FANS of the hottest of Audi’s previous generation A3, dubbed the S3, were no doubt disappointed to hear that there wasn’t a sporty version in the initial line-up of the second generation car. However, with the arrival of the 3,2-litre quattro version, they have access to something that promises to be even better.
You’d be hard-pressed to spot this hardcore A3 though, because Audi has chosen to go the restrained Q-car route. There are no bigger airdams and no spoilers. It only gets a small quattro badge on the grille, big 17-inch alloys, and double exhaust outlets at the rear. And that’s it. But arguably it is enough, because the A3 3,2, especially painted in the black of our test unit, is a very attractive car. Of course, the fact that the new A3 is a sportier looking car than its predecessor, even in base-line form, no doubt helps the cause. Compared with the previous generation A3, the new car’s side windows are slimmer (to resemble a chopped hotrod, according to the car’s designer, Gary Telaak) and the front treatment more aggressive. Expect Audi’s new corporate face – the BIG grille – to become available shortly on this model (An upgrade kit will be available). The wheels on our test car were also styled by Telaak, apparently inspired by ninja stars…
When we first tested a new generation A3 back in February 2004, we weren’t exactly blown away by the appearance of the car’s facia. Quality was fine, if a little less impressive than the previous model’s, but it had a strange blue colour that made it look as if it had spent many years parked in the sun. Thankfully, the 3,2-litre test car had a more traditional black finish, and looked all the better for it. It even lifted our estimation of the car’s perceived quality.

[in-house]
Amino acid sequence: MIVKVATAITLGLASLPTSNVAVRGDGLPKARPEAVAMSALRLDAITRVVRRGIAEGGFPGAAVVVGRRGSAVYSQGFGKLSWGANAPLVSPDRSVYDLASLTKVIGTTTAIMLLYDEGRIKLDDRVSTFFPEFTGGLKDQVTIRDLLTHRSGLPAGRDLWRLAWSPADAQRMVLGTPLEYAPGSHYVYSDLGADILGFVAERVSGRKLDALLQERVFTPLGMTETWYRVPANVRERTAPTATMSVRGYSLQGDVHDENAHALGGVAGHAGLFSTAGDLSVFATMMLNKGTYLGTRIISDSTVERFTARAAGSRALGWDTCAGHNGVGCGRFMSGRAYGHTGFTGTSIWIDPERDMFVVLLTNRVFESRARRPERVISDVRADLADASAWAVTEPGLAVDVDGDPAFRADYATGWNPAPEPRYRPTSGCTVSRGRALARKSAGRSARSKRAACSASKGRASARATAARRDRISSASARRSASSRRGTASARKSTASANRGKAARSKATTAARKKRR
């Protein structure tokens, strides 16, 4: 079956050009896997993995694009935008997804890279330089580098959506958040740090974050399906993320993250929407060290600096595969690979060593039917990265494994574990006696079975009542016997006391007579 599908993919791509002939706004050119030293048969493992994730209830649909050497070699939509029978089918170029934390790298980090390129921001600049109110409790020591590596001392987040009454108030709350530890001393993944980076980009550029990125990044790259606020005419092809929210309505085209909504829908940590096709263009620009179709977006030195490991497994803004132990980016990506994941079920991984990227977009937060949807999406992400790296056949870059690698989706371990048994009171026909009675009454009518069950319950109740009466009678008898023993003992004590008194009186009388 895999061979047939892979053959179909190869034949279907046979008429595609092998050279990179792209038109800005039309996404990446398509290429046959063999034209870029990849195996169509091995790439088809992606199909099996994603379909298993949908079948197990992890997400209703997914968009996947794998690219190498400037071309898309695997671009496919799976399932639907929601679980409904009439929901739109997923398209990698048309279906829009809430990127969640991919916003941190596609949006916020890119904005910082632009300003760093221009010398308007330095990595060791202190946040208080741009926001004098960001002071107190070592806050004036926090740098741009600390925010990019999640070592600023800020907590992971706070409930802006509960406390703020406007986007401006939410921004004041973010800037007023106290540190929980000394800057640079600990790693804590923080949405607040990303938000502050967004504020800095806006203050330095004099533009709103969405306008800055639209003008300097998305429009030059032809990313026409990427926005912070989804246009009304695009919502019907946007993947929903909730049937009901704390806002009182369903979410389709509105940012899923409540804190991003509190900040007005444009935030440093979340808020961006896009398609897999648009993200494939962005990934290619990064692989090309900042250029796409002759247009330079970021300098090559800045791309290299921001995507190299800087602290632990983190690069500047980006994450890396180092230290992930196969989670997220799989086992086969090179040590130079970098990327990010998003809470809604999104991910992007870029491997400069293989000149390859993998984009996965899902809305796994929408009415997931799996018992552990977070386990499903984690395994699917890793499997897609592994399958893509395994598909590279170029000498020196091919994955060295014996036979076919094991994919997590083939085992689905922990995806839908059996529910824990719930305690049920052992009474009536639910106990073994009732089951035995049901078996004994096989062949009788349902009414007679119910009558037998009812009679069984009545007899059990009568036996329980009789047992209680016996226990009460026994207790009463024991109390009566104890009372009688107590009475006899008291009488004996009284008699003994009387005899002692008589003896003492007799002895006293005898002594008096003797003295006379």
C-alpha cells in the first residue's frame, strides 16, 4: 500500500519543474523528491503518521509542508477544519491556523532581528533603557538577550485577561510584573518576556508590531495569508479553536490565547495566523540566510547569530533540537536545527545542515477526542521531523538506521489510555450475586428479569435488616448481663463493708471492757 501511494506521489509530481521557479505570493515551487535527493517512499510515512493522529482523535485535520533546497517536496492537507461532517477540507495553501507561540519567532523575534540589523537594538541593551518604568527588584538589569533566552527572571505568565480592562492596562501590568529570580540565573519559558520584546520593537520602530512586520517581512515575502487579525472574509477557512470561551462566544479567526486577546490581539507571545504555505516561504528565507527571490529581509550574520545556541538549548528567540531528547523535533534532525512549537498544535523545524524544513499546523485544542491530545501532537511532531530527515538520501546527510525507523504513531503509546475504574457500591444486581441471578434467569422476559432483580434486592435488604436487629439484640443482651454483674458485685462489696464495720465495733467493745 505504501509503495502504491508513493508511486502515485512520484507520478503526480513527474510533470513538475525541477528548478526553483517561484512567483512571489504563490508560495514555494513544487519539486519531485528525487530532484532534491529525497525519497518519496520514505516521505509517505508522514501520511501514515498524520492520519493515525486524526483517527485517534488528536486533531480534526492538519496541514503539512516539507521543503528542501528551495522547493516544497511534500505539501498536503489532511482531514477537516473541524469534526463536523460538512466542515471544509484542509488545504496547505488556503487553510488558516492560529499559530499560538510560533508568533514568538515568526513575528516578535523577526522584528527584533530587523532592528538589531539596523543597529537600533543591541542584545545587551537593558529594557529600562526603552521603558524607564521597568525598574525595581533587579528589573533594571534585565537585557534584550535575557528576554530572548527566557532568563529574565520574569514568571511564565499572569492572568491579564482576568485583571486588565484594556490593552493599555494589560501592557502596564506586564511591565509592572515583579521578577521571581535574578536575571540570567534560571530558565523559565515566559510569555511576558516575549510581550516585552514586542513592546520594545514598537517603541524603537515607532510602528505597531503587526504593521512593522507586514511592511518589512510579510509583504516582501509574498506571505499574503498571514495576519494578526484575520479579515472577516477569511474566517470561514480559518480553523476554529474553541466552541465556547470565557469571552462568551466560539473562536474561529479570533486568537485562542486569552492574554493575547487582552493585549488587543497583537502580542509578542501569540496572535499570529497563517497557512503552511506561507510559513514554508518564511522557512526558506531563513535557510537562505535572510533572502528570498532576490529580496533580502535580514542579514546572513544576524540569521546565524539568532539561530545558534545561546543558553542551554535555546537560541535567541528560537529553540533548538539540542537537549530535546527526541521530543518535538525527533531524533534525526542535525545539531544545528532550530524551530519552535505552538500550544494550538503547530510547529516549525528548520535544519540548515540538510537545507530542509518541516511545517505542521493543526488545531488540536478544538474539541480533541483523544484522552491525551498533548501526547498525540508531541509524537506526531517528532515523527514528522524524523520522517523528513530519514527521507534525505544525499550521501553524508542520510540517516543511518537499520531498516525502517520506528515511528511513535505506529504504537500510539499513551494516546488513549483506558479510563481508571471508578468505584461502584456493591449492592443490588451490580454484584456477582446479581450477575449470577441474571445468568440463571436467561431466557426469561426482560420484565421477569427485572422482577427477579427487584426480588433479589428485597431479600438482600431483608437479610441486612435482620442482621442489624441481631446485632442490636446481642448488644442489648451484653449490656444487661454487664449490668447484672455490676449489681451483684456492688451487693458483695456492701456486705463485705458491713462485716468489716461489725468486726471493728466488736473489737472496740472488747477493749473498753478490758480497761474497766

This may be the flagship of the A3 range, but there is little to mark it out as such. It has traditional Audi controls and instrumentation, which is to say all is neatly laid out and everything works with a klik-klak precision. It’s really hard to criticise, but our testers did lament the absence of a driver’s armrest. And Audi could have done a little more to differentiate this range-topper from the rest of the A3 range.
Most of the necessary features are standard; dual zone climate control, CD loader, electric front windows, height-adjustable front sports seats, electrically adjustable mirrors and six airbags.
The car’s compact dimensions disguise a surprisingly spacious cabin. Certainly there will be no reason to complain if you’re seated in front – those sporty chairs are excellent for comfort and support, and the seats have a good range of manual adjustment. Access to the rear is reasonable, but does go along with some twisting and bending by the passenger. Rear headroom is surprisingly good and legroom sufficient. The only problems are that no additional ventilation outlets are provided back there, and the windows do not open.
The A3’s basic platform is shared with the Golf 5, and features MacPherson struts in front and a four-arm set-up at the rear. But, similarly to the Audi TT quattros, this model has permanent all-wheel drive and an hydraulic multiplate clutch between the driveshaft and rear differential that varies the distribution of power to the front and rear wheels. A number of plates run in an oil bath in the clutch housing, and are pressed together by hydraulic power to provide a variable lock between the front and rear axles. The higher the pressure on the multiplate clutch, the more power is sent to the rear wheels. The system is electronically controlled, and responds instantaneously to any loss of traction.